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TELL ME WHAT YOU KNOW OLD MAN

As the crew ventures onto the planet, Oram’s wife (the head biologist) decides to yuk it up and conduct a biological survey..  on a puddle.

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signs of life:  minimal

The soldier that she keeps with her immediately gets bored and goes to smoke a joint (a nod to Fifield, the stoner geologist from Prometheus), and steps on some black mushroom looking things and a cloud of spores is released and immediately enters his ear and infects him with black goo.

Like in Prometheus, he starts to get sick, but the process is sped up from maybe a couple hours in Prometheus, to probably a few minutes, to maybe an hour.  He gets super sweaty and collapses and Oram’s wife radios to her partner who has trekked up a goddamn mountain to find the busted up Engineer ship from Prometheus.

As the crew explores the ship, they find dogtags belonging to Elizabeth Shaw, and Walter recognizes her as the lead scientist from the Prometheus mission.  The crew discovers that it was a hologram of her that was the source of the transmission that led them to the planet.  More black goo is released from another black mushroom and it infects another crew member.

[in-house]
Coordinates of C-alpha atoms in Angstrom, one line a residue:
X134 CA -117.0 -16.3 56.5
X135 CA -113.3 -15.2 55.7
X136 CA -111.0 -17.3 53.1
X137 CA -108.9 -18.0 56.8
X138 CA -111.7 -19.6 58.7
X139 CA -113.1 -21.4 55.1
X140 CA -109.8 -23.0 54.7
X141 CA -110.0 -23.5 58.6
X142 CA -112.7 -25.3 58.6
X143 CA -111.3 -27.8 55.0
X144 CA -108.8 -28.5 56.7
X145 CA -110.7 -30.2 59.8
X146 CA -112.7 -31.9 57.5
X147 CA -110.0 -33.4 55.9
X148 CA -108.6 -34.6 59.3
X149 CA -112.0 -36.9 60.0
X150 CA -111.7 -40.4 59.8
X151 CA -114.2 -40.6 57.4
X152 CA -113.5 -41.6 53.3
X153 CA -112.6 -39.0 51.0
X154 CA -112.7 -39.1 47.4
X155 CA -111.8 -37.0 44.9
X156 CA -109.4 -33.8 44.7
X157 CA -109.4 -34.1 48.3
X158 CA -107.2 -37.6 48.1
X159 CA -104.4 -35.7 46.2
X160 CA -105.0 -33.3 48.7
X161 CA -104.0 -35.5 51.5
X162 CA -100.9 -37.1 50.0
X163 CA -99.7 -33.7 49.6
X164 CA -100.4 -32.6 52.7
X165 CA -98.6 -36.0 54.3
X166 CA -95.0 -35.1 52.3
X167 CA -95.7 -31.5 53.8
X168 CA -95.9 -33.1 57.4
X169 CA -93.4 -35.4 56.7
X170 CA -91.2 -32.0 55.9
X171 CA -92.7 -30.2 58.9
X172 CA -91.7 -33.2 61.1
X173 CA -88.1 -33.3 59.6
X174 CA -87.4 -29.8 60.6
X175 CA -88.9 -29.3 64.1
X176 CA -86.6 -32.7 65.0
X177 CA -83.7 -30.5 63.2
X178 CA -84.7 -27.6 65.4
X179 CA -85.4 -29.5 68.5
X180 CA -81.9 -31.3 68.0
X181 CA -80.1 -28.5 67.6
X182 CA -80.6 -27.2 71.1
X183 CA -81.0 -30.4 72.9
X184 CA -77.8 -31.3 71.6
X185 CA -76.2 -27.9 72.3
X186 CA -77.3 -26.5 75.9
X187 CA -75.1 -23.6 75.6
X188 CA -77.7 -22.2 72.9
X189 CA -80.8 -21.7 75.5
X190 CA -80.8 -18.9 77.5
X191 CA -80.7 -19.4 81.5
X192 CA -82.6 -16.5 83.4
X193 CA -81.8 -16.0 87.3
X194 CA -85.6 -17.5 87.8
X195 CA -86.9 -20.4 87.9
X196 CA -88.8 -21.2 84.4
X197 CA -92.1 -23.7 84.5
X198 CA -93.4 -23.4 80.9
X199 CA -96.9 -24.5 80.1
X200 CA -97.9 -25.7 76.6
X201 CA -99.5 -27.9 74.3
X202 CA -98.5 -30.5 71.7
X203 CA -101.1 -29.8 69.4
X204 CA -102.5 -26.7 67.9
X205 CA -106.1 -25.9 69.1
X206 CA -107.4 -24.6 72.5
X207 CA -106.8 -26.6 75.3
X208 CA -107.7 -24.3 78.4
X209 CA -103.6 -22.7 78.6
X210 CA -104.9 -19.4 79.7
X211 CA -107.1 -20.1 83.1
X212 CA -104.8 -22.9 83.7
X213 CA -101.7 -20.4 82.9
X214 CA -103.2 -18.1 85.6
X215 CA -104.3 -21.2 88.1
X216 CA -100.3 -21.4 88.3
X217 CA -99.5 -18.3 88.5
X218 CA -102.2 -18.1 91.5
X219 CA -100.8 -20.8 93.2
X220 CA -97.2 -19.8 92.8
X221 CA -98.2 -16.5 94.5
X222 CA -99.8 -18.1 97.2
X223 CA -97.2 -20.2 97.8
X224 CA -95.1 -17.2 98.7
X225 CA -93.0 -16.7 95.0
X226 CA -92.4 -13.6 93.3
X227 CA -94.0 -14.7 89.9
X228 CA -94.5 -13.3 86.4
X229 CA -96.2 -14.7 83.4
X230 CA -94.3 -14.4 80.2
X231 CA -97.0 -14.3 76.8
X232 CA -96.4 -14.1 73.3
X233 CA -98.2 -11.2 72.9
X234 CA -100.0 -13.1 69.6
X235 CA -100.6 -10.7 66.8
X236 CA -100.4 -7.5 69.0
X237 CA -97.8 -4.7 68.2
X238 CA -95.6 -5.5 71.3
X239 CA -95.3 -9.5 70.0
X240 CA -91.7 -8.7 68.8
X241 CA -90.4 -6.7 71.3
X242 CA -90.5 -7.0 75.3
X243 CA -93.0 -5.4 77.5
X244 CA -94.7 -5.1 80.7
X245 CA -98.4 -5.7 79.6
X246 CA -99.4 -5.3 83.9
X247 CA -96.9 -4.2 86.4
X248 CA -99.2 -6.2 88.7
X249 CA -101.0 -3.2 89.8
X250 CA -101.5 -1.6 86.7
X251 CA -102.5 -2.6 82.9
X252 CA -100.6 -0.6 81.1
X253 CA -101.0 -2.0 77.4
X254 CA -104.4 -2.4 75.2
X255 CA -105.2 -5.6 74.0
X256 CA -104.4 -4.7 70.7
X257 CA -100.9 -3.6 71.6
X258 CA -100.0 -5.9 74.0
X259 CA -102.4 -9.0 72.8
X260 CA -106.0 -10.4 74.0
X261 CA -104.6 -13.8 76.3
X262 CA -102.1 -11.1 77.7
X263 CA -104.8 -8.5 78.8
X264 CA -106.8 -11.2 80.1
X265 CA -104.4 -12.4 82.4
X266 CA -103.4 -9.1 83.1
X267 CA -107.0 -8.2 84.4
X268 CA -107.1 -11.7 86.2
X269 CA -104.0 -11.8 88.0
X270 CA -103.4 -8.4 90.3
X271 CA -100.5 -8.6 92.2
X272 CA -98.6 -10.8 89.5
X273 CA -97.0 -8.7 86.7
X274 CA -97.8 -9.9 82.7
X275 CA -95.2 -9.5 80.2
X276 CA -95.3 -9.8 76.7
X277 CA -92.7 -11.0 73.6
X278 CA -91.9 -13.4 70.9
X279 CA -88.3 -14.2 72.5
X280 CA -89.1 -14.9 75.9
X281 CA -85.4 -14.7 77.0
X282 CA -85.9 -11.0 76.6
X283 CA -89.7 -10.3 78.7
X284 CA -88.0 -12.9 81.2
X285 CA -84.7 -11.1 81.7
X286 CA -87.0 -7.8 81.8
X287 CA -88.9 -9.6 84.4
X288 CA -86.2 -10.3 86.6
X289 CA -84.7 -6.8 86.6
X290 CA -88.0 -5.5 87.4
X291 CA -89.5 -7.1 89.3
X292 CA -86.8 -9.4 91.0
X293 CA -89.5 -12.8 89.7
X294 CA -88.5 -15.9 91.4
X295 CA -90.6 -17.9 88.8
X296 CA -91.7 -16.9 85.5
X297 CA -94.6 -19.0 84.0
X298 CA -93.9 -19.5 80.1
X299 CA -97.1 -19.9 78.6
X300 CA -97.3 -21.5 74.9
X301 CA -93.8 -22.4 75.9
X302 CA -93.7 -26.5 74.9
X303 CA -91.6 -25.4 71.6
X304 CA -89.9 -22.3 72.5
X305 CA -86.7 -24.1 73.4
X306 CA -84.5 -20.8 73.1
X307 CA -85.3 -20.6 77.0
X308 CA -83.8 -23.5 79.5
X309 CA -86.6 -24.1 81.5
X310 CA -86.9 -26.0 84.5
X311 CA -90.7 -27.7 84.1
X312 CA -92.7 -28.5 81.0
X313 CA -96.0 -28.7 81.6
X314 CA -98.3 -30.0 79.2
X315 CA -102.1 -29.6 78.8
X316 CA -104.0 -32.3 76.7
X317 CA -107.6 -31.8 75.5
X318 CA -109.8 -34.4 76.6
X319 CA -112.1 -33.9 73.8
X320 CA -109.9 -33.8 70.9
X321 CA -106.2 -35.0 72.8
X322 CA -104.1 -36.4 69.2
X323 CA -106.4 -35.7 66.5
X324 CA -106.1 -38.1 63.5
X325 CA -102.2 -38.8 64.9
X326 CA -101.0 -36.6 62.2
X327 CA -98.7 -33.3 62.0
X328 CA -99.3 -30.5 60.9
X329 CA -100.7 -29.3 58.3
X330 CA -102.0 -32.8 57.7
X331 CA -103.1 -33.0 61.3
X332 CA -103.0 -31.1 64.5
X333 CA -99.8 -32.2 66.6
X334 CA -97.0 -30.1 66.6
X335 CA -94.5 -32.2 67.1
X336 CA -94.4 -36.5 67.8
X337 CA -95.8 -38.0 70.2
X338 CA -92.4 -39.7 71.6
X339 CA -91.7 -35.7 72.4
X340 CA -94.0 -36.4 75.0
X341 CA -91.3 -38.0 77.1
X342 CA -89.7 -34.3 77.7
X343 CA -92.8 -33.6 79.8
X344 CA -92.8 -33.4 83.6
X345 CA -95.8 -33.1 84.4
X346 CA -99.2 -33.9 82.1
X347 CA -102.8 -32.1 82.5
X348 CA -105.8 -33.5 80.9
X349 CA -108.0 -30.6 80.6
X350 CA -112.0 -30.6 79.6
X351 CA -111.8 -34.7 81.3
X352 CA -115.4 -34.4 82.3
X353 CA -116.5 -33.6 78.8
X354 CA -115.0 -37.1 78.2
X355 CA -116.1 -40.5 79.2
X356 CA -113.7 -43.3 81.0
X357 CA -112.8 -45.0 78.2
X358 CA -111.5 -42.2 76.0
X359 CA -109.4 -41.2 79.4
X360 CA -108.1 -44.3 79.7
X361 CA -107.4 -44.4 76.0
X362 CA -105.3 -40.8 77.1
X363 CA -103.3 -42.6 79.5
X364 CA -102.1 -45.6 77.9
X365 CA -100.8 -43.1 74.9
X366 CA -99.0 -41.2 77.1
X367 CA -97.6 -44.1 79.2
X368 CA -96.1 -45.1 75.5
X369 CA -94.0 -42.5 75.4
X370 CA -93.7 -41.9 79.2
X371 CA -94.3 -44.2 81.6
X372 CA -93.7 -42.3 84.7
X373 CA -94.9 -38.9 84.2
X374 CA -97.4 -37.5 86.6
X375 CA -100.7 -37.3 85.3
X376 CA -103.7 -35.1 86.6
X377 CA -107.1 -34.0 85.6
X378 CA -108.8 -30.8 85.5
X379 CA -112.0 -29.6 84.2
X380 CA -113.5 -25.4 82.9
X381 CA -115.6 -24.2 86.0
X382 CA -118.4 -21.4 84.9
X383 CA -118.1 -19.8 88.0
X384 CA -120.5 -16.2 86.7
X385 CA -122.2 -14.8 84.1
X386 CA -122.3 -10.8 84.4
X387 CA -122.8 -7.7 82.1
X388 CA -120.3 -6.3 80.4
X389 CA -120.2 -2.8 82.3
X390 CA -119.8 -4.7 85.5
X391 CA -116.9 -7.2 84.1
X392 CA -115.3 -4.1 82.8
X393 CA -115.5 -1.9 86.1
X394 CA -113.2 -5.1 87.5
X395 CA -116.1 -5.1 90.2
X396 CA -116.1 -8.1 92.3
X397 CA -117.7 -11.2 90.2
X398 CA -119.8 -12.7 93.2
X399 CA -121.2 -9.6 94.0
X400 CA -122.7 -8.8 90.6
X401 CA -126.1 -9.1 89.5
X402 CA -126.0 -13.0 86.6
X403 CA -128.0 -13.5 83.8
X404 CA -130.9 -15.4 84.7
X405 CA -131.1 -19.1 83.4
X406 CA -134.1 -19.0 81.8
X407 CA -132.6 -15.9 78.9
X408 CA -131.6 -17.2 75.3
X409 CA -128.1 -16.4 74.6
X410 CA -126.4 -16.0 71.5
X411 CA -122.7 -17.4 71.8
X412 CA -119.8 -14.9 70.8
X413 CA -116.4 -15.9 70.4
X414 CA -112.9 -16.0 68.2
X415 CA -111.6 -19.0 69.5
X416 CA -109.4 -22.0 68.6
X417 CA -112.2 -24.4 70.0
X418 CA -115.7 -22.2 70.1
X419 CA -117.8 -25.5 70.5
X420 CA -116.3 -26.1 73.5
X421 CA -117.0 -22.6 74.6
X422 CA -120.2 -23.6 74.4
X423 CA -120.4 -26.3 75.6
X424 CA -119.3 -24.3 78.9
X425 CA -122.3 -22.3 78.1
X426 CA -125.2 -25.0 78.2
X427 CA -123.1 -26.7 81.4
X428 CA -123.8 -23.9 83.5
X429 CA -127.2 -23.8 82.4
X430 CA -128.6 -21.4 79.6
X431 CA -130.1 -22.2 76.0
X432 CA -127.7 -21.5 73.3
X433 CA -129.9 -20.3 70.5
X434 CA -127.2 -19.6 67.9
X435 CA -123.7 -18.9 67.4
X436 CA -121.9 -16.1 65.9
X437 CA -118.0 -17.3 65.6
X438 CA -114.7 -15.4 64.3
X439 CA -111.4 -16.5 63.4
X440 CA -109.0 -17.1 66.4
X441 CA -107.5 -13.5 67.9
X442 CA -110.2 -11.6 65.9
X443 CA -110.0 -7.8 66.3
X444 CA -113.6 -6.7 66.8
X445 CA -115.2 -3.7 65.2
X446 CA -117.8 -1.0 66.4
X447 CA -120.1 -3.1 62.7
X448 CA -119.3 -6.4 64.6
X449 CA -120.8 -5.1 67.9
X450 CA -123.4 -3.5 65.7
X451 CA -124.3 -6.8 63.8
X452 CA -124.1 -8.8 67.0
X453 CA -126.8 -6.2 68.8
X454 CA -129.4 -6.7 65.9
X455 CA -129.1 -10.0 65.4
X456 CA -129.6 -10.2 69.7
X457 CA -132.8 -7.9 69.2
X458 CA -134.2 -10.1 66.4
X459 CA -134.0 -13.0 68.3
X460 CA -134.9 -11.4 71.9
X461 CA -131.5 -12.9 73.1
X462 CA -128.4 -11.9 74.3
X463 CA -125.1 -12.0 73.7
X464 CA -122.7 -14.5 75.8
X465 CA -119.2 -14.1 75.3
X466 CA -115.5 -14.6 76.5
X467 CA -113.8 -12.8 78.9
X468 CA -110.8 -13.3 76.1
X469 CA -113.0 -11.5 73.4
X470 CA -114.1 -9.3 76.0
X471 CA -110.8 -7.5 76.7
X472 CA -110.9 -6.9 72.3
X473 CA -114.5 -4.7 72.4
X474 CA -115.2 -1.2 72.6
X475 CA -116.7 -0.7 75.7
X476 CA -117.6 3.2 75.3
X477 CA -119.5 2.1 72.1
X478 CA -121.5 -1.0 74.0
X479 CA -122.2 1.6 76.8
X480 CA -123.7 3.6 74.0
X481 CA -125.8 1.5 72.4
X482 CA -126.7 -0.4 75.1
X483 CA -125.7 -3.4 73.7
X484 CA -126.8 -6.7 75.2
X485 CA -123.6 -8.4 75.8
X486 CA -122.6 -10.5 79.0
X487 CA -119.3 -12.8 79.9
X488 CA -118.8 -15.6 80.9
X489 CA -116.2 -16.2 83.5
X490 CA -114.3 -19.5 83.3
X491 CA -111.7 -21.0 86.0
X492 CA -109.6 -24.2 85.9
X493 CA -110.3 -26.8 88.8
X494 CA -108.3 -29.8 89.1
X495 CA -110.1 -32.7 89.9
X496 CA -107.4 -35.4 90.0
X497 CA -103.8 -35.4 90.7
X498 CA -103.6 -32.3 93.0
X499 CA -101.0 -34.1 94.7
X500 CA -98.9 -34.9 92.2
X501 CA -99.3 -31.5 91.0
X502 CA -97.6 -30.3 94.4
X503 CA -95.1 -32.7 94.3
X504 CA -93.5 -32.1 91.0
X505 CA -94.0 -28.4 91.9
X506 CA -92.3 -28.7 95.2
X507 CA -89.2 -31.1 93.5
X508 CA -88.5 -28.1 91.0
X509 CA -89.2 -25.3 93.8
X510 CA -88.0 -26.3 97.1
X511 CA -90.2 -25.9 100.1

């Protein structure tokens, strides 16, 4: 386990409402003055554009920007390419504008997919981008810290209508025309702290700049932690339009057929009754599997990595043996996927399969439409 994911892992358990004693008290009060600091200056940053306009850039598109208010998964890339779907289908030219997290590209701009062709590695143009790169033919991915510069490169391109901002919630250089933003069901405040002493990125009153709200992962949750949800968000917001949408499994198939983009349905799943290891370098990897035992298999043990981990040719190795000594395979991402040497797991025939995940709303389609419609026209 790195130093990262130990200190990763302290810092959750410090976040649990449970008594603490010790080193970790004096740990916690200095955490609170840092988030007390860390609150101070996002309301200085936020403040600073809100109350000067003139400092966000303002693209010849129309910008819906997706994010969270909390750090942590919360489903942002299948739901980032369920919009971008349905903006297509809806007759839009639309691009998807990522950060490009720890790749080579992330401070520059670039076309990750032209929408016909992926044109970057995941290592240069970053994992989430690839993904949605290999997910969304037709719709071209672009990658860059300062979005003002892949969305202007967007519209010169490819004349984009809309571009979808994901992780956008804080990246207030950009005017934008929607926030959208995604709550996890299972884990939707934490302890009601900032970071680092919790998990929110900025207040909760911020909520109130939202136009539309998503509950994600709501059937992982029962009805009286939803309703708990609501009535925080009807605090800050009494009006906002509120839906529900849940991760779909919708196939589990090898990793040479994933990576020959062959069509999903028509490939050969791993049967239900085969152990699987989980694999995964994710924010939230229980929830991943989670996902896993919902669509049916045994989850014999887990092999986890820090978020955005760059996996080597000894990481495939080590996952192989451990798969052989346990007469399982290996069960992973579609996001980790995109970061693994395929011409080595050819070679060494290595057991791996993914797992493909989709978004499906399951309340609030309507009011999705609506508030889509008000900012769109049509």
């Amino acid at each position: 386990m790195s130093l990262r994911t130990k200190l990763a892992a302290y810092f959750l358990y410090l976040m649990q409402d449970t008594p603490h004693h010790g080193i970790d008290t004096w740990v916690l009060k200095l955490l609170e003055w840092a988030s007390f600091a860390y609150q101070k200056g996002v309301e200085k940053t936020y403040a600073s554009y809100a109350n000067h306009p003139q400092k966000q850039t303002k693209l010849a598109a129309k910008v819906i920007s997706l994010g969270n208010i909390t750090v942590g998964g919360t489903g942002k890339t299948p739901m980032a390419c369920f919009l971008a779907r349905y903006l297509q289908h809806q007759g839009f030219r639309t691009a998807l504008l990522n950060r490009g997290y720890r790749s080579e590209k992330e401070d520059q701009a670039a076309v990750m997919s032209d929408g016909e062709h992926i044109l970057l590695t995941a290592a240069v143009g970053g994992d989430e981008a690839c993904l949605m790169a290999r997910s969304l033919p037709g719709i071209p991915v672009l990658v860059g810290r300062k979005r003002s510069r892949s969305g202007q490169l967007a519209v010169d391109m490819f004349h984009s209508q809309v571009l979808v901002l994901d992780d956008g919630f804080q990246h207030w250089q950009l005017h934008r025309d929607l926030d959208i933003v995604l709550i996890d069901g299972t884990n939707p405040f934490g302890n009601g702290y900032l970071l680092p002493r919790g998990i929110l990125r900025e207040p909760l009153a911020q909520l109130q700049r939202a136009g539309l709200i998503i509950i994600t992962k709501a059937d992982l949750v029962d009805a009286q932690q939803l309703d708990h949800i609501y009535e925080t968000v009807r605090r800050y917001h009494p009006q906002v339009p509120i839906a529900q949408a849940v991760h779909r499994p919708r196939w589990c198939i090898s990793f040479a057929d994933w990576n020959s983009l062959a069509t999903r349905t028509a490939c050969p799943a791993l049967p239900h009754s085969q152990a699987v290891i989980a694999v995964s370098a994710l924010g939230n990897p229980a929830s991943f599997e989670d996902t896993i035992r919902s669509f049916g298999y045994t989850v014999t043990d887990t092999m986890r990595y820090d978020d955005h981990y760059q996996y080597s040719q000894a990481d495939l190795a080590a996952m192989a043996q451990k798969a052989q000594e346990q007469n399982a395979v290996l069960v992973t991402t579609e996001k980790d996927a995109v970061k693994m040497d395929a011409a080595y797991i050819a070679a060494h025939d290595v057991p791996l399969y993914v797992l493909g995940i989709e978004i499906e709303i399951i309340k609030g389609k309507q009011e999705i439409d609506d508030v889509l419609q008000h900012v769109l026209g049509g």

As Oram is informed that one of the crew back at the drop ship is sick, the group turns back to go and help.

The lead biologist lady, and Oram’s wife, drags her sick companion back to the drop ship and he starts vomiting up blood and seizuring, and once back on the ship, the other crew member quarantines the both of them in the medbay.

She was intially very reluctant to even let the pair on the ship, much like Ellen Ripley when Kane returns with a facehugger on his face, and much like Meredith Vickers in Prometheus.

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A neomorph chestburster begins to extricate itself from the soldier, bursting instead through his spine before savaging the wife of captain Oram.  The woman on board outside the medbay grabs a gun as the neomorph baby smashes its way out of the medbay and a fire fight ensues, as the woman blasts her gun off and accidentally detonates some gas tanks on board the ship.